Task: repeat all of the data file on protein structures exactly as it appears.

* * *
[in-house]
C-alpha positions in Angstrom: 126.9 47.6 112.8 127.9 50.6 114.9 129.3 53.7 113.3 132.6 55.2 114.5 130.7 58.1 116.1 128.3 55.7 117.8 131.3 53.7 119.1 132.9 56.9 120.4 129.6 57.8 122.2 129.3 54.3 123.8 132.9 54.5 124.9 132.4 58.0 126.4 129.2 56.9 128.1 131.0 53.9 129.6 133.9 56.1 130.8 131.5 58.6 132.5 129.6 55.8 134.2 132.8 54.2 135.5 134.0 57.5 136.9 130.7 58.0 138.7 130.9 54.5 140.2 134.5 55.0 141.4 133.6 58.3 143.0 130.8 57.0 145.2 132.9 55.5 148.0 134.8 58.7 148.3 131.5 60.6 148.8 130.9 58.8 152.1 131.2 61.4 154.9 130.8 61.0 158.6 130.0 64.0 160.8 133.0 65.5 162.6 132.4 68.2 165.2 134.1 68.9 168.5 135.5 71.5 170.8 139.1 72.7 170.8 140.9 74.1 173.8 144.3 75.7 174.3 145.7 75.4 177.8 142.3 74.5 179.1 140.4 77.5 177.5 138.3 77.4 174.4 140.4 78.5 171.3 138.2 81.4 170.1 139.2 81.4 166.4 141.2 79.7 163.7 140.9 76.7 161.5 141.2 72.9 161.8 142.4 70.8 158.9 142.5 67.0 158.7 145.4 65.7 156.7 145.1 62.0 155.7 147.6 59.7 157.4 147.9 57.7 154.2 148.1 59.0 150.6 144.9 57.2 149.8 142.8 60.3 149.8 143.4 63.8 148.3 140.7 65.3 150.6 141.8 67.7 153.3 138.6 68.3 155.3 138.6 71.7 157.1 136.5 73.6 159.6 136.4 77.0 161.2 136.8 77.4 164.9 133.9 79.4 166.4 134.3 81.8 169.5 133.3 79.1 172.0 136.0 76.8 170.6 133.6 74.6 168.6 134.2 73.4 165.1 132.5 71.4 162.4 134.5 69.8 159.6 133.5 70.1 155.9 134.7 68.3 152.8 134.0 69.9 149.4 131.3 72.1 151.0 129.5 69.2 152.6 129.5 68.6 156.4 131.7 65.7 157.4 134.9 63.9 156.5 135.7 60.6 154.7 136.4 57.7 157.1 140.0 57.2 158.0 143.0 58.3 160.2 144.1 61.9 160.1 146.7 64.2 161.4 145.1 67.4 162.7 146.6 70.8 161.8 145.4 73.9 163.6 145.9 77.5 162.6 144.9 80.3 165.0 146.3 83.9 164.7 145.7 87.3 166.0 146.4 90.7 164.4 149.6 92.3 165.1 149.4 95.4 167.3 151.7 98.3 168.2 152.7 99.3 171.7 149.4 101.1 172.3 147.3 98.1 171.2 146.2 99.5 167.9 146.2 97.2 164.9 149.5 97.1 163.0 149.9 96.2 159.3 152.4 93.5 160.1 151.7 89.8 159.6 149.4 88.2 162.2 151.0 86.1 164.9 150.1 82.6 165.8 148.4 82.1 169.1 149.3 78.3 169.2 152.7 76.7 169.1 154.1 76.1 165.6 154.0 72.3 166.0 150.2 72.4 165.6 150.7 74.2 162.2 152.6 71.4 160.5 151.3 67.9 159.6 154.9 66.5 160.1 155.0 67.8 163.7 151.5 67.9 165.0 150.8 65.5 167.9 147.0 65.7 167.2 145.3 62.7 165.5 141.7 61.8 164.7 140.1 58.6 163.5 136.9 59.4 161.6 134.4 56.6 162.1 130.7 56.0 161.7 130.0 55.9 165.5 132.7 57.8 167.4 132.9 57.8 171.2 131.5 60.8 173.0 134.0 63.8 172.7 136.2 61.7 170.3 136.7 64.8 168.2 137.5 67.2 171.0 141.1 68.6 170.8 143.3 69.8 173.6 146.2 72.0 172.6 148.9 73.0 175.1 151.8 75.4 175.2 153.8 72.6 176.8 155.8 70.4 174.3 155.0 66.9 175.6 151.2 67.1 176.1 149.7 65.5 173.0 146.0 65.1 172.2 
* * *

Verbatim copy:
[in-house]
C-alpha positions in Angstrom: 126.9 47.6 112.8 127.9 50.6 114.9 129.3 53.7 113.3 132.6 55.2 114.5 130.7 58.1 116.1 128.3 55.7 117.8 131.3 53.7 119.1 132.9 56.9 120.4 129.6 57.8 122.2 129.3 54.3 123.8 132.9 54.5 124.9 132.4 58.0 126.4 129.2 56.9 128.1 131.0 53.9 129.6 133.9 56.1 130.8 131.5 58.6 132.5 129.6 55.8 134.2 132.8 54.2 135.5 134.0 57.5 136.9 130.7 58.0 138.7 130.9 54.5 140.2 134.5 55.0 141.4 133.6 58.3 143.0 130.8 57.0 145.2 132.9 55.5 148.0 134.8 58.7 148.3 131.5 60.6 148.8 130.9 58.8 152.1 131.2 61.4 154.9 130.8 61.0 158.6 130.0 64.0 160.8 133.0 65.5 162.6 132.4 68.2 165.2 134.1 68.9 168.5 135.5 71.5 170.8 139.1 72.7 170.8 140.9 74.1 173.8 144.3 75.7 174.3 145.7 75.4 177.8 142.3 74.5 179.1 140.4 77.5 177.5 138.3 77.4 174.4 140.4 78.5 171.3 138.2 81.4 170.1 139.2 81.4 166.4 141.2 79.7 163.7 140.9 76.7 161.5 141.2 72.9 161.8 142.4 70.8 158.9 142.5 67.0 158.7 145.4 65.7 156.7 145.1 62.0 155.7 147.6 59.7 157.4 147.9 57.7 154.2 148.1 59.0 150.6 144.9 57.2 149.8 142.8 60.3 149.8 143.4 63.8 148.3 140.7 65.3 150.6 141.8 67.7 153.3 138.6 68.3 155.3 138.6 71.7 157.1 136.5 73.6 159.6 136.4 77.0 161.2 136.8 77.4 164.9 133.9 79.4 166.4 134.3 81.8 169.5 133.3 79.1 172.0 136.0 76.8 170.6 133.6 74.6 168.6 134.2 73.4 165.1 132.5 71.4 162.4 134.5 69.8 159.6 133.5 70.1 155.9 134.7 68.3 152.8 134.0 69.9 149.4 131.3 72.1 151.0 129.5 69.2 152.6 129.5 68.6 156.4 131.7 65.7 157.4 134.9 63.9 156.5 135.7 60.6 154.7 136.4 57.7 157.1 140.0 57.2 158.0 143.0 58.3 160.2 144.1 61.9 160.1 146.7 64.2 161.4 145.1 67.4 162.7 146.6 70.8 161.8 145.4 73.9 163.6 145.9 77.5 162.6 144.9 80.3 165.0 146.3 83.9 164.7 145.7 87.3 166.0 146.4 90.7 164.4 149.6 92.3 165.1 149.4 95.4 167.3 151.7 98.3 168.2 152.7 99.3 171.7 149.4 101.1 172.3 147.3 98.1 171.2 146.2 99.5 167.9 146.2 97.2 164.9 149.5 97.1 163.0 149.9 96.2 159.3 152.4 93.5 160.1 151.7 89.8 159.6 149.4 88.2 162.2 151.0 86.1 164.9 150.1 82.6 165.8 148.4 82.1 169.1 149.3 78.3 169.2 152.7 76.7 169.1 154.1 76.1 165.6 154.0 72.3 166.0 150.2 72.4 165.6 150.7 74.2 162.2 152.6 71.4 160.5 151.3 67.9 159.6 154.9 66.5 160.1 155.0 67.8 163.7 151.5 67.9 165.0 150.8 65.5 167.9 147.0 65.7 167.2 145.3 62.7 165.5 141.7 61.8 164.7 140.1 58.6 163.5 136.9 59.4 161.6 134.4 56.6 162.1 130.7 56.0 161.7 130.0 55.9 165.5 132.7 57.8 167.4 132.9 57.8 171.2 131.5 60.8 173.0 134.0 63.8 172.7 136.2 61.7 170.3 136.7 64.8 168.2 137.5 67.2 171.0 141.1 68.6 170.8 143.3 69.8 173.6 146.2 72.0 172.6 148.9 73.0 175.1 151.8 75.4 175.2 153.8 72.6 176.8 155.8 70.4 174.3 155.0 66.9 175.6 151.2 67.1 176.1 149.7 65.5 173.0 146.0 65.1 172.2 